As elementary education is taken over by standardized testing, recess and playtime are too often considered unnecessary luxuries, usurped by lessons in multiple-choice bubble filling.
Cas Holman, a professor of industrial design at RISD, was determined to give kids something more creativity-enhancing. A proponent of educational play, she came up with Rigamajig, a new, 263-piece building kit for classrooms. As kids improvise with building elaborate contraptions, or "Rigamajigs," from planks, wheels, pulleys, nuts, bolts, and rope, they learn about engineering, architecture, creativity, and collaboration experientially. And they can make everything from three-legged rocket ships to elephant movie projectors. There are no instructions and no batteries.
Inspired by the European model of adventure playgrounds, in which children collaboratively build wooden structures without much guidance from adults, Holman decided to design a curriculum around teaching, using Rigamajig, in which there are no right or wrong answers and the creative process is more important than the end result. (Rigamajig’s design means contraptions get rebuilt again and again.) She has created a series of imaginative "Play Prompts"—suggestions such as, "Build a Rigamajig you can get inside," "Build a contraption that would allow you to ride a whale," and "Build a structure that will take you to the center of the Earth."
"I’m motivated to give kids opportunities to make their own realities, to be the boss of their own worlds," Holman tells Co.Design. Holman was the daughter of an "avid tinkerer," and was constantly building dune buggies and dog houses as a child. "Most kids don’t get to build their own treehouses and forts outside anymore," she says. "I have scars from when I was little, where nails went through my fingers when I was building a treehouse. For many people, that might be a warning, and a reason not to let kids experiment, but for me, it was part of learning—that’s how I learned not to jump out of trees."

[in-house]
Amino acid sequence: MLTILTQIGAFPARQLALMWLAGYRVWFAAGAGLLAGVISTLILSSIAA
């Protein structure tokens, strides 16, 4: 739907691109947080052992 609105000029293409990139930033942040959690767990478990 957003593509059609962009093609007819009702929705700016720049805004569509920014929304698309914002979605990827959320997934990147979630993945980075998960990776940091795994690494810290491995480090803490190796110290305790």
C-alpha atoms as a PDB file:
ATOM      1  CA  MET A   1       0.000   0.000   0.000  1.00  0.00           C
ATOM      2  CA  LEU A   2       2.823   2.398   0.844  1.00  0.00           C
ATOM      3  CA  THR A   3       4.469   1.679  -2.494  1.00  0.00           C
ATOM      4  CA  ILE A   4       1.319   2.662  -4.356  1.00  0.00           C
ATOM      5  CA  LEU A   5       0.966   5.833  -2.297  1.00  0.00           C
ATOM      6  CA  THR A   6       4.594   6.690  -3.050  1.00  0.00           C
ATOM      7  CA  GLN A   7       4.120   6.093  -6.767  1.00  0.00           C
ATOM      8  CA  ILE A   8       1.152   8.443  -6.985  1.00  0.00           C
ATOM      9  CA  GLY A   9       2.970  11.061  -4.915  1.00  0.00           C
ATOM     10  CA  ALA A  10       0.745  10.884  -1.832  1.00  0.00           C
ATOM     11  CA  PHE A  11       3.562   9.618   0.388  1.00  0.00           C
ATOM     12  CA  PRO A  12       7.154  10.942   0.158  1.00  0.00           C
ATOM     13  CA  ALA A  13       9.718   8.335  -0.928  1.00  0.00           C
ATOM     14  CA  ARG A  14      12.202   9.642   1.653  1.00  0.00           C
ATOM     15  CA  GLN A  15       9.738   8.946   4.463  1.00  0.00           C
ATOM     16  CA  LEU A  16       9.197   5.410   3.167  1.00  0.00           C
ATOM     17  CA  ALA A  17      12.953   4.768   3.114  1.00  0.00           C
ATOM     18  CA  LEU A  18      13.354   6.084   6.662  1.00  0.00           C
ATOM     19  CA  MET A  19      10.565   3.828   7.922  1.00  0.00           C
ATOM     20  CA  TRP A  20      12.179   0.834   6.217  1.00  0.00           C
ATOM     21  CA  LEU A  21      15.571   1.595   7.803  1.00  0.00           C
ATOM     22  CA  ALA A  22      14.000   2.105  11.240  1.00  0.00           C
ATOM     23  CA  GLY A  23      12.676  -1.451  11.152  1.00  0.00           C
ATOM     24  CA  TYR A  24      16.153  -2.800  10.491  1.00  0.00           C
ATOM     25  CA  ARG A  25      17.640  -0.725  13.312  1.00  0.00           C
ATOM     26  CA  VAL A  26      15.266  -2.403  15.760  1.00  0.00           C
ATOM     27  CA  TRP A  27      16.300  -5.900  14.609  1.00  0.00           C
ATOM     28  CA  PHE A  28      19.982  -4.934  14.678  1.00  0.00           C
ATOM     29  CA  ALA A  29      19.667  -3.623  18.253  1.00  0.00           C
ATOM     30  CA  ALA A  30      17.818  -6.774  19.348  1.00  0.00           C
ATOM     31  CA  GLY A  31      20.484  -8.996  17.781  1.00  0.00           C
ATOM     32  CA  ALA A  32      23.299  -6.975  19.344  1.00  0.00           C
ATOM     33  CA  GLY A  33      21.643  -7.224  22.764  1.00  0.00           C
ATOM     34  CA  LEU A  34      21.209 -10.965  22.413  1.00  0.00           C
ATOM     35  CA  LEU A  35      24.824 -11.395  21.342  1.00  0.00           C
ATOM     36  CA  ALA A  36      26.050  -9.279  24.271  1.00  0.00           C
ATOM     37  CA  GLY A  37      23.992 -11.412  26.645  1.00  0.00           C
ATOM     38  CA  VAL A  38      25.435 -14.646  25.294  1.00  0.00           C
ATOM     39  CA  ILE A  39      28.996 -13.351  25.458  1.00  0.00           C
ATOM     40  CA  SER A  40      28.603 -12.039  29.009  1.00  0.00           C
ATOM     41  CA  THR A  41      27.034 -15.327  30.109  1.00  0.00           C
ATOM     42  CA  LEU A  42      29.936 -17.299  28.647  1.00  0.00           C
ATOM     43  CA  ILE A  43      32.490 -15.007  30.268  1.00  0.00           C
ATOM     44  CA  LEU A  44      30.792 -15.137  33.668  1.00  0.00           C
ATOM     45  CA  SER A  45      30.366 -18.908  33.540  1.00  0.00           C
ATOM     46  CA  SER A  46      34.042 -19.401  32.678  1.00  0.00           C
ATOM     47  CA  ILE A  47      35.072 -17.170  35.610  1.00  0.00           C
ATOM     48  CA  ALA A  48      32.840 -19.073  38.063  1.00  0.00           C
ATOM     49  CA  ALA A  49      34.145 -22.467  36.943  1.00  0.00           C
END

At first, Holman didn't know how to channel her lifelong love of play into a career. "Until I was 28, I didn’t know there was such a thing as a toy designer," she said. Before then, she'd worked as an artist. But soon, a project for The High Line in Manhattan’s Chelsea neighborhood led her to develop the High Line Children's Workyard Kit, which then evolved into Rigamajig.
Holman's ultimate goal was to turn it into a commercial product for classrooms. "I realized that in designing imagination toys and tools, getting them in schools is kind of the sweet spot. Until educators let play be part of learning, this would be kind of an afterthought." Now, after Holman partnered with Kaboom, a nonprofit dedicated to creating great play spaces for children, Rigamajig is in 28 elementary school classrooms across the country.
"Every time I see kids playing with Rigamajig, they make something I've never seen before. Wheels become cookies or monster heads," Holman says. "It allows for this great abstraction." In the classroom, in America, what can be more progressive than that?